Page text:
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Micro- and nanotechnology in Flanders
Micro- and nanoelectronics is one of the world’s fastest-growing industries. This comes as no surprise, since they enable the development of novel technologies that make products, services and manufacturing processes smarter and more productive.
Flanders boasts expert know-how in the nanotech field, centered around its five universities as well as its nanotech research center imec. A broad pool of start-ups and other innovative players serves as a bridge between this know-how and a range of novel applications, such as smart textiles, revolutionary medical devices, biotechnological breakthroughs, digital innovations, and more.
From academic and research institutions and centers of knowledge and expertise to leading industry players: Flanders has all the buildings blocks for your micro- and nanotechnology innovations and applications.
Innovation in action: imec builds self-learning microchip that composes music
In a world first, imec (Flanders) developed a self-learning microchip. Not only does it interpret and respond to data following programmed patterns, it also improves those patterns based on its own experiences.
Imec researchers taught the microchip how to write new pieces of music on its own. To achieve that, they first programmed classical minuets into the chip, after which the chip learns how to recognize musical patterns and rhythms from those existing scores and use them to compose its own creations.
In Flanders, nearly all nanotechnology-related and strategic basic research is conducted at one of the region’s five universities. These internationally-renowned institutes also grant access to a strong pool of nanotech talent by offering dedicated courses of study. Some of these include:
- Master of Physics at Antwerp University – a two-year program with an in-depth specialization in nanophysics;
- Master of Nanoscience, Nanotechnology and Nanoengineering at Leuven University – a highly-integrated program with a strong research backbone and an international outreach focus;
- European Master of Science in Photonics at Ghent University and Vrije Universiteit Brussel – a two-year program leading to a joint degree from both universities;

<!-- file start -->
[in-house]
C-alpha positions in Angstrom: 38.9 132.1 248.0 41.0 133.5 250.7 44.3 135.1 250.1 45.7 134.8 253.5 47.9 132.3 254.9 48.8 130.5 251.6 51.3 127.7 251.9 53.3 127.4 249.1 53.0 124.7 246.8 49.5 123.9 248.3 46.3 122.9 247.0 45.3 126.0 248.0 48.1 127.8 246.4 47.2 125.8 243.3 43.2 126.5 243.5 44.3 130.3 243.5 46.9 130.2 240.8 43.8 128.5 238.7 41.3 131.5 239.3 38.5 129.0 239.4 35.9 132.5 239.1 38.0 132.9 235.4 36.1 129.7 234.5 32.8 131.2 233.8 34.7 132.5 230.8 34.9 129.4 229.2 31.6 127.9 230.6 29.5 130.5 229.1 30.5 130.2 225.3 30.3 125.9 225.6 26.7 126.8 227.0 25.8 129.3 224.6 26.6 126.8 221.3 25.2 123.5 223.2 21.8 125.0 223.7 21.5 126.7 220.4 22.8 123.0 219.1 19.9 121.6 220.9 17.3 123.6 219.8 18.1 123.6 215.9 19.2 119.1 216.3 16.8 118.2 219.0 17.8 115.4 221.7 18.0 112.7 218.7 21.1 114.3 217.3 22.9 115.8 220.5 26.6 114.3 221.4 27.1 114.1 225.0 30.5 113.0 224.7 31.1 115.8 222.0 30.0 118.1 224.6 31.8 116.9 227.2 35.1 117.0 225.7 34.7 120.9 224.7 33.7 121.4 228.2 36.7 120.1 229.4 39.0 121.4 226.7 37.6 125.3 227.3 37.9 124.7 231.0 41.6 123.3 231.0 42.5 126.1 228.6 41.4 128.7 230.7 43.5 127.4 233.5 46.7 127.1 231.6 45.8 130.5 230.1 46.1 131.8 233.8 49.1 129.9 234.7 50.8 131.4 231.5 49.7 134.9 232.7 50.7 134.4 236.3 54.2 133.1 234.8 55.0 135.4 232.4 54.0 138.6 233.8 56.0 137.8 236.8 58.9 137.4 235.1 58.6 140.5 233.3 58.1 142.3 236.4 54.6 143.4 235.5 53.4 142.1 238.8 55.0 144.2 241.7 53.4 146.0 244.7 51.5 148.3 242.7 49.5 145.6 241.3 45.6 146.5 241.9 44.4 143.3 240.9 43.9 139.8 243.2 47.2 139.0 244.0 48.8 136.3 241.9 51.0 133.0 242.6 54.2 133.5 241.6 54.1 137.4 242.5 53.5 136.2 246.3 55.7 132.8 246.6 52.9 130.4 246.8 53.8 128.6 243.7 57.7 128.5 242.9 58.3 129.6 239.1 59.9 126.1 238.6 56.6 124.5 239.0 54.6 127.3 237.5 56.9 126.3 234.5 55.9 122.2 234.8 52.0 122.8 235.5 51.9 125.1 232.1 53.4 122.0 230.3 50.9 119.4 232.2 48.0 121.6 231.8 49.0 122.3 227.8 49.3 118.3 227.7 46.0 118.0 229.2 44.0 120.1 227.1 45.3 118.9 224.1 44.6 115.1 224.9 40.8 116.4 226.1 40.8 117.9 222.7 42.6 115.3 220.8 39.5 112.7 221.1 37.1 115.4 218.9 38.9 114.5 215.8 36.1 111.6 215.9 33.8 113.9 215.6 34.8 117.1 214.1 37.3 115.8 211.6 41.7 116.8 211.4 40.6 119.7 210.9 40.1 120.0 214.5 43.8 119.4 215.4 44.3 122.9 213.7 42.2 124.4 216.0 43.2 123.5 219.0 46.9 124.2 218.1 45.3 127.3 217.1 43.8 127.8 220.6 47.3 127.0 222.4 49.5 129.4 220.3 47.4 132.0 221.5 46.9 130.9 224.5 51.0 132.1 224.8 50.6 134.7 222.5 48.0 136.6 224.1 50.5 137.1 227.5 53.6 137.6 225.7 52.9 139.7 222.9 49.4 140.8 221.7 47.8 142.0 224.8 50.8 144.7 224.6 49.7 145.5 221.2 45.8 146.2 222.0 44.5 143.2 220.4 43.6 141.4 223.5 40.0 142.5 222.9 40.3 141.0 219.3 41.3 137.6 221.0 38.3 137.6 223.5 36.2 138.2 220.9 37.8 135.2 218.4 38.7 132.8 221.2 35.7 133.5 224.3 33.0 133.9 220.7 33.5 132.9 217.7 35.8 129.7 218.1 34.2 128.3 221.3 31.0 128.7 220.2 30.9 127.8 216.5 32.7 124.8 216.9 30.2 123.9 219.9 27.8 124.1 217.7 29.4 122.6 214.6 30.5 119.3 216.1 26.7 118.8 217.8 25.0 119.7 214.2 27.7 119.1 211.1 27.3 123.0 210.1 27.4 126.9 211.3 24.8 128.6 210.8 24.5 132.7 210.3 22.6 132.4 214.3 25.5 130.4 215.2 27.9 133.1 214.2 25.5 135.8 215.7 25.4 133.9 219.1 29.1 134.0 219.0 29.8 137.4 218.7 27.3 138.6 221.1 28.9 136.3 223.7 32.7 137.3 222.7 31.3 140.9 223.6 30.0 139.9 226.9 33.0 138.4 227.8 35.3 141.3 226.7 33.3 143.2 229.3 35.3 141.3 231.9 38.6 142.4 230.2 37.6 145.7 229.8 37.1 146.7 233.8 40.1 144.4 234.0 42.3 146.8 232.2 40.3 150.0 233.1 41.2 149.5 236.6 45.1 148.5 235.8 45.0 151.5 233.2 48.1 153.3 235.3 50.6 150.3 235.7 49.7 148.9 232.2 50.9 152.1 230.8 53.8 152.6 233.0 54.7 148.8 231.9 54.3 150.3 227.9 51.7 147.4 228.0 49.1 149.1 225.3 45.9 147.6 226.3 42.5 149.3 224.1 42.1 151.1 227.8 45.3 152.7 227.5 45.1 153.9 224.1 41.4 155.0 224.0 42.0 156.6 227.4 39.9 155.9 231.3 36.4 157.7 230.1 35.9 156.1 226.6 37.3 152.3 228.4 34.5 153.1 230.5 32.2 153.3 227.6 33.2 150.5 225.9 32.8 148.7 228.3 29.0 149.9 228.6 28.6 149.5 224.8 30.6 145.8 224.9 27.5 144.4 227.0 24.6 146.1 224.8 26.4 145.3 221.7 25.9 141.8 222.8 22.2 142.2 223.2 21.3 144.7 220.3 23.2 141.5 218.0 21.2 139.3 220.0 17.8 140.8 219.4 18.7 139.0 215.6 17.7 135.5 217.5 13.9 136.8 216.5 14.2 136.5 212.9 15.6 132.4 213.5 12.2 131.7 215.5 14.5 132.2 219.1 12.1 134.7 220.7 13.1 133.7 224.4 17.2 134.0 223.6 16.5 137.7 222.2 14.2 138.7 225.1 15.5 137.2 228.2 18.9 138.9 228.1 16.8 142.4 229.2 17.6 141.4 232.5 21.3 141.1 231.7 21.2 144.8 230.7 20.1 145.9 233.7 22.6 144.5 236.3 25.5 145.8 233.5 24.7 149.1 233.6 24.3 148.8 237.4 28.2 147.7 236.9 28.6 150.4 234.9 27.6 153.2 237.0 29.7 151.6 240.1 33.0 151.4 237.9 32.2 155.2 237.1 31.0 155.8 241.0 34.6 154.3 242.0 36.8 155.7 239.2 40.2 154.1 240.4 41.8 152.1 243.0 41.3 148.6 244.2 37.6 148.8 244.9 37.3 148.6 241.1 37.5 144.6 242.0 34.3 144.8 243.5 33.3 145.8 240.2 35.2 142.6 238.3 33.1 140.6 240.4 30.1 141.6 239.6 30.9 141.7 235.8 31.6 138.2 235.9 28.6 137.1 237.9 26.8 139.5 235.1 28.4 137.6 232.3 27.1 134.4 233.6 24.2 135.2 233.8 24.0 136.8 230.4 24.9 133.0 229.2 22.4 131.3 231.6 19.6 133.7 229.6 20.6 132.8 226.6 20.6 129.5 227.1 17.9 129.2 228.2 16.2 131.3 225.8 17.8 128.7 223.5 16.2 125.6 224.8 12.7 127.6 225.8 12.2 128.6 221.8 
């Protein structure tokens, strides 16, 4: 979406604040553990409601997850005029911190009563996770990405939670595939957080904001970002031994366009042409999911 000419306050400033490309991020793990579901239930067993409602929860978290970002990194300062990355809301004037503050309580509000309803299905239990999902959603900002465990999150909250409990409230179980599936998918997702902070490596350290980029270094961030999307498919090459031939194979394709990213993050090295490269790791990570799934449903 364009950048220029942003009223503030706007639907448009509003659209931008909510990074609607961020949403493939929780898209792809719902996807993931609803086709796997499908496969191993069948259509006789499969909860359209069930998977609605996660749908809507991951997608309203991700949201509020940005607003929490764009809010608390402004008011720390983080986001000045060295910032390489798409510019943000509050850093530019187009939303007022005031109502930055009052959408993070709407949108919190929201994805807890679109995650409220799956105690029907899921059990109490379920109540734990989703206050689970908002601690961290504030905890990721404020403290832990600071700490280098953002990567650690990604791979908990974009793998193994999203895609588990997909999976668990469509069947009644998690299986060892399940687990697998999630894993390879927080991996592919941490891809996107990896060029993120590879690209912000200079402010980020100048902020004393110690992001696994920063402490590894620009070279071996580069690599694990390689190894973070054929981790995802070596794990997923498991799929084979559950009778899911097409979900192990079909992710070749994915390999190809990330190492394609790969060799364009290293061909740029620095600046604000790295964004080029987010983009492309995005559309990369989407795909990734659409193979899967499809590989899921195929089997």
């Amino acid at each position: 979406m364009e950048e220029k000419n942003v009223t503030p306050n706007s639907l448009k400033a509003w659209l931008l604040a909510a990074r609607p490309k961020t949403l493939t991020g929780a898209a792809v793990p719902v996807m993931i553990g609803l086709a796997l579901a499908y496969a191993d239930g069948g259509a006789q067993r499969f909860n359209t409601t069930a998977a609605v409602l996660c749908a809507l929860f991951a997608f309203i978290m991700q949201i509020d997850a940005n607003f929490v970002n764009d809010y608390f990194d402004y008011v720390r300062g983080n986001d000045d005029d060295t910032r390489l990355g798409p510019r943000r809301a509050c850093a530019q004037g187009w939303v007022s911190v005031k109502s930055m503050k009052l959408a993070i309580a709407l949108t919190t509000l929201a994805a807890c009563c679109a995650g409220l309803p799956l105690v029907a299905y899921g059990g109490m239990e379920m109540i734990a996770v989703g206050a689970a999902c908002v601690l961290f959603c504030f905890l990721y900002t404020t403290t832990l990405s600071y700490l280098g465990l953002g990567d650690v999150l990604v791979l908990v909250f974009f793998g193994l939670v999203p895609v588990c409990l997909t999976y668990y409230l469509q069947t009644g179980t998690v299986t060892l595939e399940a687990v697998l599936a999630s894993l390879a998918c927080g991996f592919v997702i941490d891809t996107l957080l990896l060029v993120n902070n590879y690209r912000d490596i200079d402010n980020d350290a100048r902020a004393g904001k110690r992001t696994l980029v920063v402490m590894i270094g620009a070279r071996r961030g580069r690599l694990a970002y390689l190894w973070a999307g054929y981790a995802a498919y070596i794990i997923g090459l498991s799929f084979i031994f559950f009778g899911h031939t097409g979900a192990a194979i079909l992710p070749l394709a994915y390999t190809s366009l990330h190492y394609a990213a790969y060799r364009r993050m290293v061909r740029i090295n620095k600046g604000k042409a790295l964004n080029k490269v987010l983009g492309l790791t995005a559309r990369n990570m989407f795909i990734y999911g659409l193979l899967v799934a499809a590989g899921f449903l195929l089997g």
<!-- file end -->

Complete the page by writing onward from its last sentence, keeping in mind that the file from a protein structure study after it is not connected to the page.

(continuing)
- Master in Bioelectronics and Nanotechnology at Hasselt University – a comprehensive program focusing on a novel domain at the intersection of physics, chemistry, electronics, and biomedical sciences;
- Erasmus Mundus Master in Nanoscience and Nanotechnology – a multidisciplinary course of study organized by several European research and education institutions, including KU Leuven and imec in Flanders;
- an annual series of expert lectures, organized by research center imec under the heading ‘Capita Selecta of Nanoscience and Nanotechnology’.
Companies with or deciding to set up their activities or headquarters in Flanders can reap the rewards of:
- various government grants and subsidies for transformation, ecological, R&D and growth investments;
- unique tax incentives for various types of business activities and investments;
- a set of employment subsidies to further reduce your salary costs as well as fiscal remuneration advantages;
- a number of funding options to help you get off the ground.
Flanders offers incentives that are particularly relevant to a research-intensive domain like micro- and nanotechnology. Examples include:
- innovation income deduction – up to 85% of a firm’s net earnings from innovation is tax exempt;
- Investment deduction for R&D – 13.5% of acquisition value/qualifying asset or 20.5% of the depreciated amount;
- Exemption of payment of 80% – of the personal income withholding tax of researchers in certain scientific fields.